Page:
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- It is illegal to provide plastic drink stirrers and cotton buds to customers.
- There are significant restrictions on providing customers with plastic straws.
To reduce the level of plastic waste, the Government has introduced the Environmental Protection (Plastic Straws, Cotton Buds and Stirrers) (England) Regulations 2020.
These regulations make it an offence to provide customers with three different types of single-use plastic products: straws, cotton buds and drink stirrers. The regulations treat these different products in slightly varying ways.
Plastic drink stirrers
It is an offence to sell or supply drink stirrers to end-users and businesses in England. This means that it is an offence for you to be sold plastic drink stirrers by a supplier, and for you to supply them to your customers.
Plastic cotton buds
It is an offence to sell or supply plastic cotton buds to end-users in England, but they can still be supplied to businesses. This means that you are to purchase plastic cotton buds if you need them for a purpose such as cleaning fixtures and fittings, but it is an offence for you to provide them to your customers.
It is an offence to sell or supply plastic straws to end-users in England, but they can still be supplied to businesses.
However, there is an exemption to this regulation for catering establishments, which includes restaurants, pubs, bars, cafés and hotel dining rooms. If you are providing food and/or drink for immediate consumption, you are allowed to continue to provide customers with single-use plastic straws, provided that:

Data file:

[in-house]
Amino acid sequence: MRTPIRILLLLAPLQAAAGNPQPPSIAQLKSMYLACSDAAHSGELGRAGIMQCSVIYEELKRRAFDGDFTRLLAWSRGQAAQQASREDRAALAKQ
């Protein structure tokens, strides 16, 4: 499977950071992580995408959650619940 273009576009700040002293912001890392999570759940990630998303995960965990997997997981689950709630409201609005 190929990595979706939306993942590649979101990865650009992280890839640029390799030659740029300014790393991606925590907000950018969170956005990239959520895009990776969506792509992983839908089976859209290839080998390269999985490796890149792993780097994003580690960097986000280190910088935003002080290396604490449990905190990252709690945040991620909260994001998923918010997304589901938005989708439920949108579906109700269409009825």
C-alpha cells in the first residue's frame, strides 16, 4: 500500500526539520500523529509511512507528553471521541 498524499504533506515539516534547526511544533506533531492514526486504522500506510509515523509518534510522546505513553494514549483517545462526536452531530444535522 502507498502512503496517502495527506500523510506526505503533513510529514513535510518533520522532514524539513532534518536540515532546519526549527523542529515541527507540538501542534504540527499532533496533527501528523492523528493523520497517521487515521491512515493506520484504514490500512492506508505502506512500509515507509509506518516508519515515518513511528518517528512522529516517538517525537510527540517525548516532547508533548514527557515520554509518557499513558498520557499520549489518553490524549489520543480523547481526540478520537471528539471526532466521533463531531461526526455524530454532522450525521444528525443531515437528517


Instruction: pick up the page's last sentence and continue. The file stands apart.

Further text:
- The straws are not kept in a place where they are visible to customers;
- The straws are not kept in a place where customers have access to them, and;
- The straws are not offered or provided to customers unless requested by the customer.
This means that you can provide a plastic straw to a customer if they specifically ask for one. You cannot serve a drink with a plastic straw in it, or put a box of straws on a counter for customers to help themselves.
It is also illegal to sell products such as cartons of drink with plastic straws attached.
The regulations are enforced by local authorities, who can inspect premises to ensure that businesses are complying, and are able to levy fines on businesses that are found to be in breach of the regulations.
Note: The Government has announced proposals to phase out the use of single-use plastic plates, cutlery, expanded and extruded polystyrene cups and food and beverage containers, but no timetable for this has yet been published. There has also been a call for evidence on the impact of products such as wet wipes, sachets and single-use cups, which will inform policy decisions on reducing their impact on the environment.